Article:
Ray Romano
Birth Date:
December 21, 1957
Birth Place:
Queens, New York, USA
6' 2½" (1.89 m)
Famous for:
Creator, writer and star of CBS'Emmy-winning sitcom Everybody Loves Raymond (1996-2005)
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Everybody Loves Raymond


For many people, comedian Ray Romano is easily connected with Ray Barone, his titular role in the acclaimed sitcom “Everybody Loves Raymond” (1996-2005), which brought in various critical accolades, including 3 Emmy Awards and 12 Emmy nominations. Kicking off his career as a standup comedian, Romano took his first major step by winning a comedy competition in 1989. Gradually, he became a Hollywood big name and appeared in such titles as the animated series “Dr. Katz, Professional Therapist” (1995-1997, voiced Ray, also won a CableACE Award for his screenwriting work), Ice Age (2002, lent his voice for Manfred/Manny), Eulogy (2004) and the recent release Ice Age: The Meltdown (2006, reprised the animated role of Manny).

Off camera, one of E!’s “Top 20 Entertainers of 2001” wrote a novel titled “Everything and a Kite,” which became a New York Times bestseller list entry. The comedian also won $125,000 in an episode of “Who Wants to be a Millionaire” (2000), which went to charity for the NYPD’s D.A.R.E. Unit. On a more private note, Romano is the father of four, three sons and a daughter, from his marriage to Anna Scarpulla (1987-now).

Low-Paying Jobs

Childhood and Family:

Born on December 21, 1957, in Queens, New York, Raymond Romano is the second son of Italian-American Albert Romano (retired engineer) and Lucie Romano (piano teacher). Raymond attended Archbishop Molloy High School in Briarwood, New York, but then transferred to Hillcrest High School.

After graduating, Raymond, who was always a joker, took various jobs (as a gas station attendant, a bank teller and a futon deliveryman) while performing standup at comedy clubs. In 1987, he decided to do stand-up full-time and gave up his initial plans of being an accountant.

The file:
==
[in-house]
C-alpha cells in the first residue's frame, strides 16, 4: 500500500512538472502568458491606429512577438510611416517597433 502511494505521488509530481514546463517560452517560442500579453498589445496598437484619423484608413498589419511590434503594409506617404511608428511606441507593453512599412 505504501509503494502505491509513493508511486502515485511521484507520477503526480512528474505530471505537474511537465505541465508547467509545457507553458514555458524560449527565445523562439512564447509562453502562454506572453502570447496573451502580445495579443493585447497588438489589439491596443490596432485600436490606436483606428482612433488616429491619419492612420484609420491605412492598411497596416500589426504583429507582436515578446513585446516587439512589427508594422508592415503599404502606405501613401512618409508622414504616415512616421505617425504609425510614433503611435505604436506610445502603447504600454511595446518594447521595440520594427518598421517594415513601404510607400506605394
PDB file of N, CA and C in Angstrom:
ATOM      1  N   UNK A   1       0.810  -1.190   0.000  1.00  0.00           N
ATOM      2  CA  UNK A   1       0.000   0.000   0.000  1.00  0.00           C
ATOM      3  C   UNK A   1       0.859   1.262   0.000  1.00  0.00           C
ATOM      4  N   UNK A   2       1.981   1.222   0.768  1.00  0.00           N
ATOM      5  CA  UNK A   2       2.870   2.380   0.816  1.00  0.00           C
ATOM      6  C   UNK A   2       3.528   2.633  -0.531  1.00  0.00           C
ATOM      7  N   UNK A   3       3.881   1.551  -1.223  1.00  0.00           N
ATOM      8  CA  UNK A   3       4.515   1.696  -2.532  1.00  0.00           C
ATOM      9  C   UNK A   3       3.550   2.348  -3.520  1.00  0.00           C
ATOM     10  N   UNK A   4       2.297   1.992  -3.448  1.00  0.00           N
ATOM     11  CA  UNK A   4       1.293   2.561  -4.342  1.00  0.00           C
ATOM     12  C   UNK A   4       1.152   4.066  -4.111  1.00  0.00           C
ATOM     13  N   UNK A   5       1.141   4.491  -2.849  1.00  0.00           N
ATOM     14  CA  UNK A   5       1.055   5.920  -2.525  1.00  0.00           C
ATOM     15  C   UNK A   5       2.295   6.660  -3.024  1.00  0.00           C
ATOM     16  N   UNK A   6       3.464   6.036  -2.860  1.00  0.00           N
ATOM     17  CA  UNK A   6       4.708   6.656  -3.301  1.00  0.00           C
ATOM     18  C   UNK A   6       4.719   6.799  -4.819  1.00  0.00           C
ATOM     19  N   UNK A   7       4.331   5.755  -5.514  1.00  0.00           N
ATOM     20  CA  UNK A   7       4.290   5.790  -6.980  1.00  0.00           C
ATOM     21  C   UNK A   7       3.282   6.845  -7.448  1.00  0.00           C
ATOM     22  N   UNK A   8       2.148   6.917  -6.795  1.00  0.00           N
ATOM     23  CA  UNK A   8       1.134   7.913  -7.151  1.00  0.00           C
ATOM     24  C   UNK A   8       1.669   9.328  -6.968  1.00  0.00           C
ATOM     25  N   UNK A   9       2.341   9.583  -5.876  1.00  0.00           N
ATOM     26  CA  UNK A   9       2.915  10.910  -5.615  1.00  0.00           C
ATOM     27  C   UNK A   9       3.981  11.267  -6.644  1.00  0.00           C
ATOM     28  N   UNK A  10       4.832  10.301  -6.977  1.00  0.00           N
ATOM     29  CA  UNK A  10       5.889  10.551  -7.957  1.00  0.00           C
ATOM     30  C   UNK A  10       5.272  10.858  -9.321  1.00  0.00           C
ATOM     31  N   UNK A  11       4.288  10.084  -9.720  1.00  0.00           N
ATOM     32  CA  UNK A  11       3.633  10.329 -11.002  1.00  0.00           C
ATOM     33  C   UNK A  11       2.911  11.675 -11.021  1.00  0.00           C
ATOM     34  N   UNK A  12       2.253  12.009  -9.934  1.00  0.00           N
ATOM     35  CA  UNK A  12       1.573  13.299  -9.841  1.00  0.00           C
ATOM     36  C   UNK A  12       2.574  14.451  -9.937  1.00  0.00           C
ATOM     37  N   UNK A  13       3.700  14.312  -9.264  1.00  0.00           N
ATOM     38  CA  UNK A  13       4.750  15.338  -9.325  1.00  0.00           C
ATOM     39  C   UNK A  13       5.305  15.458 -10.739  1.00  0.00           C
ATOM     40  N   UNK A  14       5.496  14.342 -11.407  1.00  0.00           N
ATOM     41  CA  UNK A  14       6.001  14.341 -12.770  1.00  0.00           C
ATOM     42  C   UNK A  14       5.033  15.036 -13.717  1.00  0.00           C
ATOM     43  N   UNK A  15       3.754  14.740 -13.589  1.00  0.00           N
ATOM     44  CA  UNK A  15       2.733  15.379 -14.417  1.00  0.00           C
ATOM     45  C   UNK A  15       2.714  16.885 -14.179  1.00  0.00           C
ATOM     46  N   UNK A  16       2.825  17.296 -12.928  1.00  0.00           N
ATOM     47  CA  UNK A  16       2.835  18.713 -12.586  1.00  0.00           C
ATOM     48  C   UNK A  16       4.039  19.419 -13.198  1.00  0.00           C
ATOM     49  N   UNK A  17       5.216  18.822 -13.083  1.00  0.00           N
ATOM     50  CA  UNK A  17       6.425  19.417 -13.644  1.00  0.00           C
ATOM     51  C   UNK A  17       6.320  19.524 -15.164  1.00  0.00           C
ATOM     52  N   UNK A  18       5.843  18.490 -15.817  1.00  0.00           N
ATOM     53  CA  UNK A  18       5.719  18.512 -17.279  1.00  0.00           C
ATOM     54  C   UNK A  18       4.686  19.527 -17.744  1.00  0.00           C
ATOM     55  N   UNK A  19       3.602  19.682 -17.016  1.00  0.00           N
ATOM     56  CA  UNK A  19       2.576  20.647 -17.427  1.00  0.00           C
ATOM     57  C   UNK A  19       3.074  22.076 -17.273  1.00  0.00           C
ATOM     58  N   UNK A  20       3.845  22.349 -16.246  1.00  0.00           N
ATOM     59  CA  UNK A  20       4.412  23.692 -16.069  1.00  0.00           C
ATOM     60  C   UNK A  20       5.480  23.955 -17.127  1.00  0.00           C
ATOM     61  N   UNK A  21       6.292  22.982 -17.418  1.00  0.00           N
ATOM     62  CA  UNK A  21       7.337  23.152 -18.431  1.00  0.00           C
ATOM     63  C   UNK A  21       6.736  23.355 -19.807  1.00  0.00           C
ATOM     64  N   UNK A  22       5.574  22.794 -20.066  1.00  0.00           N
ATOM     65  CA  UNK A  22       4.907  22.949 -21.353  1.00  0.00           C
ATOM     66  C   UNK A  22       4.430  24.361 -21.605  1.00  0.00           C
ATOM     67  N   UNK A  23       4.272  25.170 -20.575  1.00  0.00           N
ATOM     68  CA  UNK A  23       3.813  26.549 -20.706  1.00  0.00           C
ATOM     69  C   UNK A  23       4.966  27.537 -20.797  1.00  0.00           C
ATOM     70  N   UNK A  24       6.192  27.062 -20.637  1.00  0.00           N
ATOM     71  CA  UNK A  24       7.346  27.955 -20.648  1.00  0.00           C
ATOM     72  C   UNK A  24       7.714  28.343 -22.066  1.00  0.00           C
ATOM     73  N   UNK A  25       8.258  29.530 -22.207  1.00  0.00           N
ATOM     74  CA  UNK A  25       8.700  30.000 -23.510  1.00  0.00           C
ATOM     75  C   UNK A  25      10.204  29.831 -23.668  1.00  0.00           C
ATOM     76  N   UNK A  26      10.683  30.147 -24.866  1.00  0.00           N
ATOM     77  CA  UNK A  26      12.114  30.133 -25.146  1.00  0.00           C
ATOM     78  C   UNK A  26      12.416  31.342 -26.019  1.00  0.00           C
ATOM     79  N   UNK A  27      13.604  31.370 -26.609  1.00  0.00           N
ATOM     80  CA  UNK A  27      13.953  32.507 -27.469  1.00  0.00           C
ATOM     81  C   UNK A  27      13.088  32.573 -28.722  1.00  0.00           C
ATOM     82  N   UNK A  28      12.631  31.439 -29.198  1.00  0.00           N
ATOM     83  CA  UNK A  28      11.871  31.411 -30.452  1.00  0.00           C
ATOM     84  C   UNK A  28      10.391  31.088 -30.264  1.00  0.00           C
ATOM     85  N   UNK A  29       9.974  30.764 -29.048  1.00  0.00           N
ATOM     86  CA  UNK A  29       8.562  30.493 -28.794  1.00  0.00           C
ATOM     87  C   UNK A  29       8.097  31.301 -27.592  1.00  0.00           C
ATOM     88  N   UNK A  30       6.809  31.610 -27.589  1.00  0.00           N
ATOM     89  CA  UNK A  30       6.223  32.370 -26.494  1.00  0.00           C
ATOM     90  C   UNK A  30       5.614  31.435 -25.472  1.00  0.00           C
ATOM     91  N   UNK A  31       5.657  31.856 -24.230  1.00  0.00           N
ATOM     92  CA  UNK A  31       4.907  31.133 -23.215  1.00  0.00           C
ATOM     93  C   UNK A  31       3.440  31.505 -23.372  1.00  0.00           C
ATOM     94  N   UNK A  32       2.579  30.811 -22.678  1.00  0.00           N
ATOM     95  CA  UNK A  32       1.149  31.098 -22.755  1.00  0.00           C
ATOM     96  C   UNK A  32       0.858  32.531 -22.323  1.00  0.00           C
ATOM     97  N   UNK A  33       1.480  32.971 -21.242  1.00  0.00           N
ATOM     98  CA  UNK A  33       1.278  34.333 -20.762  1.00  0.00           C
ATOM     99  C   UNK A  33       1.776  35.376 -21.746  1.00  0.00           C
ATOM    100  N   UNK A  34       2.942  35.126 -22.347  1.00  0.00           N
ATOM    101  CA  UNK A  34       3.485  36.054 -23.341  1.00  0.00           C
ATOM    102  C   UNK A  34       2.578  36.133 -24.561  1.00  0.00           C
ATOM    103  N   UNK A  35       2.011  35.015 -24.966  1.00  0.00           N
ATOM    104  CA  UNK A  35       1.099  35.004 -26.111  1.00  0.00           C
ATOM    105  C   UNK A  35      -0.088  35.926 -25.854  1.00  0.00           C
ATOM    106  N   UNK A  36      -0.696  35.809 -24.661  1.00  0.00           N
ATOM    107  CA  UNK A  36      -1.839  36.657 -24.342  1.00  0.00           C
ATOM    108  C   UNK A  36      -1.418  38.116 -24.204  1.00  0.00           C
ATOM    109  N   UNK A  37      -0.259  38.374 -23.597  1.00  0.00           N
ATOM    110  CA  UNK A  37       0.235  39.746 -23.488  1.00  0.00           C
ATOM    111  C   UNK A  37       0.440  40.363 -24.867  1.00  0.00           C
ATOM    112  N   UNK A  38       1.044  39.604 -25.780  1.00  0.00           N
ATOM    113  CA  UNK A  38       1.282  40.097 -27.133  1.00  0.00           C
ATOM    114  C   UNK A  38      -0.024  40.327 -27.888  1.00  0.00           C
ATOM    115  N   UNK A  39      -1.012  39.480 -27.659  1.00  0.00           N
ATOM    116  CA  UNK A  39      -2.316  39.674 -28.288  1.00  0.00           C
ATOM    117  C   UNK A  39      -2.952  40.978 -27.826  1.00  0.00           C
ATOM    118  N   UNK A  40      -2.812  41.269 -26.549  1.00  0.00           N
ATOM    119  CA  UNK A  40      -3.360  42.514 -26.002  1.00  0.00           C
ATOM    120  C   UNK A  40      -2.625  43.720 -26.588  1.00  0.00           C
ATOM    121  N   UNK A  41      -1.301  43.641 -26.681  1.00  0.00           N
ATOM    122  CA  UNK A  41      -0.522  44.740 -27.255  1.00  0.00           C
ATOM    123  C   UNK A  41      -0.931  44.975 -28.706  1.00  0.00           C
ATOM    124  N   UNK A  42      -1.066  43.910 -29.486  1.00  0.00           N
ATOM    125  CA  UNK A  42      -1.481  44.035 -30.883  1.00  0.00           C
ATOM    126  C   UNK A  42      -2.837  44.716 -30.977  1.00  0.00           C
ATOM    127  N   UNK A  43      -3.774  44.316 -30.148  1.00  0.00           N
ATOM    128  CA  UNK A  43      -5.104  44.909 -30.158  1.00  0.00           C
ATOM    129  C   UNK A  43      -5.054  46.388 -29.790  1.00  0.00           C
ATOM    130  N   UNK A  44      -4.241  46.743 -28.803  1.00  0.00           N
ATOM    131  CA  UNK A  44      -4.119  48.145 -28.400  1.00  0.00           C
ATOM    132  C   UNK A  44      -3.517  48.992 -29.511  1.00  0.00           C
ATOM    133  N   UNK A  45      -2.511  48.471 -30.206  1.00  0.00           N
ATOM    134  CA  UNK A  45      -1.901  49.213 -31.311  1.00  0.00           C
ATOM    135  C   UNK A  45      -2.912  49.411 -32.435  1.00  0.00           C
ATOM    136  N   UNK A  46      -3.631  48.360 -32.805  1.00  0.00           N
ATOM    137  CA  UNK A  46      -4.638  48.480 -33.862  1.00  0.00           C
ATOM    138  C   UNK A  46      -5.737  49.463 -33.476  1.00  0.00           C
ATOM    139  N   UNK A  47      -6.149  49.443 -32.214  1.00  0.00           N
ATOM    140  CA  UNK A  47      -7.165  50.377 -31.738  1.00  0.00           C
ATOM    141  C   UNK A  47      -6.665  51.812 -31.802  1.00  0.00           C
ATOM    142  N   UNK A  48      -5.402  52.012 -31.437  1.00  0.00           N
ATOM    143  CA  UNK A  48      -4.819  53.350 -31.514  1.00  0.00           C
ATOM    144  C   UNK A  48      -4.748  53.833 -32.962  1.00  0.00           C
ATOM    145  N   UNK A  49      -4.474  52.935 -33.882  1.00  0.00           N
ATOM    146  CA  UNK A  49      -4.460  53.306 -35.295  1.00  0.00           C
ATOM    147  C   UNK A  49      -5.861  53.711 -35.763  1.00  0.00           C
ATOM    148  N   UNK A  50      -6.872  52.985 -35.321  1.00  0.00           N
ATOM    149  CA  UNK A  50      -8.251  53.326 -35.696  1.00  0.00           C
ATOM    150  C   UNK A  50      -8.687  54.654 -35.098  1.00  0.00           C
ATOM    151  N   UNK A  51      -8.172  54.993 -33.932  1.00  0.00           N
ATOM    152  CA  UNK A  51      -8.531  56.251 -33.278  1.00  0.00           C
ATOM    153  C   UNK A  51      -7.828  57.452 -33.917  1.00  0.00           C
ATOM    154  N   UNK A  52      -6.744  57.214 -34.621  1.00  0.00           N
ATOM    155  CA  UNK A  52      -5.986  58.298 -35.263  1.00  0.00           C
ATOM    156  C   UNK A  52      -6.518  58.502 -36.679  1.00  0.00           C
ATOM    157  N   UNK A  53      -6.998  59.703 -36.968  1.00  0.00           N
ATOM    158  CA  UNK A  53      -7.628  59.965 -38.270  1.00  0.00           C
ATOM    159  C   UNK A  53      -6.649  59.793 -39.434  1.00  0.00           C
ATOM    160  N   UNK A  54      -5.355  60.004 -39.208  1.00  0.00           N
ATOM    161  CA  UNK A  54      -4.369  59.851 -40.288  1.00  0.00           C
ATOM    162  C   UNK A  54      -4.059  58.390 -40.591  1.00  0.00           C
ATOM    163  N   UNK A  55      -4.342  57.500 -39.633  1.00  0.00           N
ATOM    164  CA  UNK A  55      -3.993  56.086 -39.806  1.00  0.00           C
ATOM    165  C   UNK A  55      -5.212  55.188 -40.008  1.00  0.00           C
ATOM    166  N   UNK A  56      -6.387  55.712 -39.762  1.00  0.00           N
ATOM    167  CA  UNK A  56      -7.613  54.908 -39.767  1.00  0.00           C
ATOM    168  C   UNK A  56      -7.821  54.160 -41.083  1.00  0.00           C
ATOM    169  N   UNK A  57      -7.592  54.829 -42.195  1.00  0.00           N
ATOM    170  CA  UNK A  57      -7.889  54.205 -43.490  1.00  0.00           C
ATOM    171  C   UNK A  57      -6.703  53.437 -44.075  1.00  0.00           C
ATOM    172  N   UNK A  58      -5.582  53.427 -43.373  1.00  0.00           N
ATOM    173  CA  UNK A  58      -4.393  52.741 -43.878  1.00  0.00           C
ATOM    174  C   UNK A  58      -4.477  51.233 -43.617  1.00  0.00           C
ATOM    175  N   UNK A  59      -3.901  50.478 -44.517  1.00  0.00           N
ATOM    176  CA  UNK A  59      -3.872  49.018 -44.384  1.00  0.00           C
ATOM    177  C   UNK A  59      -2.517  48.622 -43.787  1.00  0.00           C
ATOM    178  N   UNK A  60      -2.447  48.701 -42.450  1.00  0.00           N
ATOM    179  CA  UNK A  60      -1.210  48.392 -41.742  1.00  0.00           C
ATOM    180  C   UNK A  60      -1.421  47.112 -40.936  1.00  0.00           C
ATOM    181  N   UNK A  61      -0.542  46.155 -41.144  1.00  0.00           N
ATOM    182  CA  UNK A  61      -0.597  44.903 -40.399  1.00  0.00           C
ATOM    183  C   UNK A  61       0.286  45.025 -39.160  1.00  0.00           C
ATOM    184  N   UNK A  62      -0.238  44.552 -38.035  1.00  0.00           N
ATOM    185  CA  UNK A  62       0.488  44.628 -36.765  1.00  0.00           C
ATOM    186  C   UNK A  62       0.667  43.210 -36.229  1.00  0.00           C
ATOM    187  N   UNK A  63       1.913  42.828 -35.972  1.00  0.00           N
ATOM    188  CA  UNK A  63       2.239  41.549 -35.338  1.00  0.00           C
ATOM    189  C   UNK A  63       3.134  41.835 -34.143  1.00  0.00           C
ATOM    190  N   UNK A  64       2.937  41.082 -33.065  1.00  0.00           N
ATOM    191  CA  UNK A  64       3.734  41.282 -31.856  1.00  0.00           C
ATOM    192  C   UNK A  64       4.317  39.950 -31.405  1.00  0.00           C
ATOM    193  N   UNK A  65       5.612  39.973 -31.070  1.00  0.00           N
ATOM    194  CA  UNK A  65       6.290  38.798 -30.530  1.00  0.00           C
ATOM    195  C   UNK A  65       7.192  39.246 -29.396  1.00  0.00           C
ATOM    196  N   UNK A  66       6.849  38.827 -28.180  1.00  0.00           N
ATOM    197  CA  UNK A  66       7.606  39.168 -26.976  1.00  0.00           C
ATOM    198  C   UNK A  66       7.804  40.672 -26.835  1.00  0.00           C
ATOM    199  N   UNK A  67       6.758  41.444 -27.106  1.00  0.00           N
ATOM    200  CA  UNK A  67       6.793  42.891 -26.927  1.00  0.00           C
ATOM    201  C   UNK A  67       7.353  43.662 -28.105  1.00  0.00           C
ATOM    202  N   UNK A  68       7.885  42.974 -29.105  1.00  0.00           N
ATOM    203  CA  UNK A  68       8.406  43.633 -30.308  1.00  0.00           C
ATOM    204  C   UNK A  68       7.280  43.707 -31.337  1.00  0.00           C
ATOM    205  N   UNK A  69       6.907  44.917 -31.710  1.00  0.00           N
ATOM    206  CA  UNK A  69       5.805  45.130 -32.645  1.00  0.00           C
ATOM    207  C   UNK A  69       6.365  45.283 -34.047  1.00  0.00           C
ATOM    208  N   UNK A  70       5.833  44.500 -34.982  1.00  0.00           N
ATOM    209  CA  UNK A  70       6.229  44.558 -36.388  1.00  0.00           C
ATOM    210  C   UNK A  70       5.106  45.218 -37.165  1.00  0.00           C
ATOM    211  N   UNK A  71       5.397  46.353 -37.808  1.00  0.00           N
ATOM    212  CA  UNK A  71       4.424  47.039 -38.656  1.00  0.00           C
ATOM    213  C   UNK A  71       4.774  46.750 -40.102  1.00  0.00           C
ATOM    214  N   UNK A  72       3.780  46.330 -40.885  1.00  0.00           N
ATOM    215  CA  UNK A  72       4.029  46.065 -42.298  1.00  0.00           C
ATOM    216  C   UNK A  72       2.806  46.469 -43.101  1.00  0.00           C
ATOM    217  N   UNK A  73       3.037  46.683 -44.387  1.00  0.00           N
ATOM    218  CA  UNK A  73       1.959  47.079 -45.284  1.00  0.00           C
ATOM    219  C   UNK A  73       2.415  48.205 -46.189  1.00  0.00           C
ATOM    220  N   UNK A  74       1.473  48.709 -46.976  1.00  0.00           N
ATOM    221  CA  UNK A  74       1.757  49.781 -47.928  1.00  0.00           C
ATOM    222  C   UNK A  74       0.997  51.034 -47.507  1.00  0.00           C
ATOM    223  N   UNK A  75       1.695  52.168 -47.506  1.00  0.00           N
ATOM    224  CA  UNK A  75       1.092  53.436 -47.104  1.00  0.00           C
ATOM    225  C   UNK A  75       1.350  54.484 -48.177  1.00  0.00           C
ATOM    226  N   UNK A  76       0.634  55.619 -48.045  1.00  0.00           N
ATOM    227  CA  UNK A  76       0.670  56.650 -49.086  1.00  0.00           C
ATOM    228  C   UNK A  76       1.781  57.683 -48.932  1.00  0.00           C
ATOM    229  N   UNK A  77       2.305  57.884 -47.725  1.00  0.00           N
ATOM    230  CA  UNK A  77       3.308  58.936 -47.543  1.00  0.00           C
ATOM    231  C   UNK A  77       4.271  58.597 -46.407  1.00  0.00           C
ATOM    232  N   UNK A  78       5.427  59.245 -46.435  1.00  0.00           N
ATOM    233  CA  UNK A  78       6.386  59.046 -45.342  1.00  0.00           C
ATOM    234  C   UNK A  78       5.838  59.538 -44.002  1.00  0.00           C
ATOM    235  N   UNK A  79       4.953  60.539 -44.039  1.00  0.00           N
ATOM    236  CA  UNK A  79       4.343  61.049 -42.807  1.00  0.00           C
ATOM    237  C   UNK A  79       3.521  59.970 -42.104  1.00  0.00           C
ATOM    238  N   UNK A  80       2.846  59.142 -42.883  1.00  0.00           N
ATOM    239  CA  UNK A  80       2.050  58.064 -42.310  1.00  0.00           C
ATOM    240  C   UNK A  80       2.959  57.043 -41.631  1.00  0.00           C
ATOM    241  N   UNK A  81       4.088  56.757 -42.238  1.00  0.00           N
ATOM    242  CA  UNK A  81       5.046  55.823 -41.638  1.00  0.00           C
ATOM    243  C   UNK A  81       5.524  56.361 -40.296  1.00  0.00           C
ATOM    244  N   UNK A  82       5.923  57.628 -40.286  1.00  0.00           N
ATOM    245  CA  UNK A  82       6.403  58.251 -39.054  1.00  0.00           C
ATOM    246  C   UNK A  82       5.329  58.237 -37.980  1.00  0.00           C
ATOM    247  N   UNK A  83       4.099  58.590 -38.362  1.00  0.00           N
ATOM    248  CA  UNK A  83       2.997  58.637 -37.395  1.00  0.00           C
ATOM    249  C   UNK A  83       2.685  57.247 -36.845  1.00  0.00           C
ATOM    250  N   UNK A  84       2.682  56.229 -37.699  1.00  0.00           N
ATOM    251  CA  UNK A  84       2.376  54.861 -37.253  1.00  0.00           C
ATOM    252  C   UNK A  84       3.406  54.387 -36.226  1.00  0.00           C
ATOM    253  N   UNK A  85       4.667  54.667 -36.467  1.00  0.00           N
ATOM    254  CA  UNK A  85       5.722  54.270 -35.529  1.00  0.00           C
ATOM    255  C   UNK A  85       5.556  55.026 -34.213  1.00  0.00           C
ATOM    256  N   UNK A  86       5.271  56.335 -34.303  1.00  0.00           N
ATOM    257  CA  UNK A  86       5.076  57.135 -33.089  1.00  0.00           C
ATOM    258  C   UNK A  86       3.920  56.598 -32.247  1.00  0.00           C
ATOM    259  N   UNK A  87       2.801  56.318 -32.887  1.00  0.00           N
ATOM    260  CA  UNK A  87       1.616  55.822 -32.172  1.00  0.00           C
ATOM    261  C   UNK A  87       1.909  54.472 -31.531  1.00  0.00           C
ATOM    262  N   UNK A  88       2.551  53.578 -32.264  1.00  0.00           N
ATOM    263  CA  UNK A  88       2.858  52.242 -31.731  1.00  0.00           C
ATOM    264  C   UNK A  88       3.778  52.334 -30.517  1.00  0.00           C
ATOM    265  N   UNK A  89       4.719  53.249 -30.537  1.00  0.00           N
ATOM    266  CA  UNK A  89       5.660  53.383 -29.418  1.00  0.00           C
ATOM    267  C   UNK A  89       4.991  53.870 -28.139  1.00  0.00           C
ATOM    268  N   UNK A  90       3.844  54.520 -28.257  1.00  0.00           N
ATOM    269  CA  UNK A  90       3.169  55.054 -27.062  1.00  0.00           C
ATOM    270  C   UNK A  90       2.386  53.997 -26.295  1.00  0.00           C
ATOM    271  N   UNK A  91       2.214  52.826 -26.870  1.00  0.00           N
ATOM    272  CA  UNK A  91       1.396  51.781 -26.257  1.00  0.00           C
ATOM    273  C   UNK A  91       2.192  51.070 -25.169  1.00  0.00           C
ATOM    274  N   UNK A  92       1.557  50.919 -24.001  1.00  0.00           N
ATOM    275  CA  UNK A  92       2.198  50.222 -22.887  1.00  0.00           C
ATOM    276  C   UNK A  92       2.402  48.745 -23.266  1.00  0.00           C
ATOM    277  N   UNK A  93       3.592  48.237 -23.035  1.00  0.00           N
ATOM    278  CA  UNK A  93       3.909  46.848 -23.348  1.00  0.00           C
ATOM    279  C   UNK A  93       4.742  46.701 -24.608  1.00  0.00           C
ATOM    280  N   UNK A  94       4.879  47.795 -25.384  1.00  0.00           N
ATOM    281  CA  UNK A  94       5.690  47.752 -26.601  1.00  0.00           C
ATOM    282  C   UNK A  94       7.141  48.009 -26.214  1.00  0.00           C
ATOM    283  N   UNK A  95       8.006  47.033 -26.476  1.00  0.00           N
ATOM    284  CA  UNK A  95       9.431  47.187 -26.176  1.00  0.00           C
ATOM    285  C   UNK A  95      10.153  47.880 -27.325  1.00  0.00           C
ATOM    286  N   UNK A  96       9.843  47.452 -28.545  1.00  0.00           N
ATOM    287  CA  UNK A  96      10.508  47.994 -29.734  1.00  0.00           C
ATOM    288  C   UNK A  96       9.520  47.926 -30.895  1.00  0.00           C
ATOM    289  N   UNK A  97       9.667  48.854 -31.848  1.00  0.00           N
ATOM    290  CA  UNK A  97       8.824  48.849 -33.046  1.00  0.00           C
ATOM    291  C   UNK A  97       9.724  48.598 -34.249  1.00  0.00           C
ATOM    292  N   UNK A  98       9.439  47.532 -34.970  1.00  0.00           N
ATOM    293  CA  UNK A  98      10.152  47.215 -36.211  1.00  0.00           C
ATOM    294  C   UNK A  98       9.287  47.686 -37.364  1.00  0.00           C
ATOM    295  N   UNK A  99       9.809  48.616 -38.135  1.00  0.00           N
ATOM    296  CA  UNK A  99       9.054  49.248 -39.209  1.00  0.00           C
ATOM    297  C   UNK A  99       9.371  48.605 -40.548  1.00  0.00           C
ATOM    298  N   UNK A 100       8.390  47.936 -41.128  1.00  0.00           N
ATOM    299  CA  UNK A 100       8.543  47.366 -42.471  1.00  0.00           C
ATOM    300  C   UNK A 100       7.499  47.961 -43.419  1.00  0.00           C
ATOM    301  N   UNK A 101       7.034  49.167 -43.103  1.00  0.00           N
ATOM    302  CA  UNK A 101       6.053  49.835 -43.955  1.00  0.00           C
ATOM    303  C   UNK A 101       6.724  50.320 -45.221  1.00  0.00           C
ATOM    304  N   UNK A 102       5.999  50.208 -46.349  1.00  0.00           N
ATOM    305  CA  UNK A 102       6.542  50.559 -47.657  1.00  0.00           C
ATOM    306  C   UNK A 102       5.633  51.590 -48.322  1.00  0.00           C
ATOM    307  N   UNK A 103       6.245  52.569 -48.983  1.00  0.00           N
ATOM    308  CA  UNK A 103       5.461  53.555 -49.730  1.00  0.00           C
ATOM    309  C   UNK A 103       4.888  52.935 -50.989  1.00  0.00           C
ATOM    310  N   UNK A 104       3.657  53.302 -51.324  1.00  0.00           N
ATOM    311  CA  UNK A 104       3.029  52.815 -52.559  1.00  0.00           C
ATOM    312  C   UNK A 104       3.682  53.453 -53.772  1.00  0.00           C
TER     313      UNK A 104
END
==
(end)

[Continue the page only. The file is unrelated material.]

Raymond met his wife, Anna Scarpulla, at the bank where they worked, in 1982. He and Anna were married in 1987 and now have three sons, twins Matthew & Gregory Romano (born in 1993) and Joseph Raymond Romano (born on February 16, 1998), as well as a daughter, Alexandra Romano (born 1990).

Ice Age


In 1989, Ray Romano won a stand-up competition sponsored by a major New York radio station, which led to his appearance as a guest in the talk show “The Tonight Show Starring Johnny Carson” (1991). He also performed in the TV special program “The 15th Annual Young Comedians Special” (1992) and “Late Night With David Letterman” (1995).

Still in 1995, Romano’s comedic talent brought him to the animated series “Dr. Katz, Professional Therapist” (1995-1997), where he voiced the recurring character of Ray. He later became the show’s staff writer. Even better, his screenwriting effort for the series won a CableACE award for Best Animated Programming Special or Series. The comedian was next cast as technician Ted Garelli in the now-defunct sitcom “NewsRadio” (1995), but due to artistic differences, he left the show and was replaced by Joe Rogan.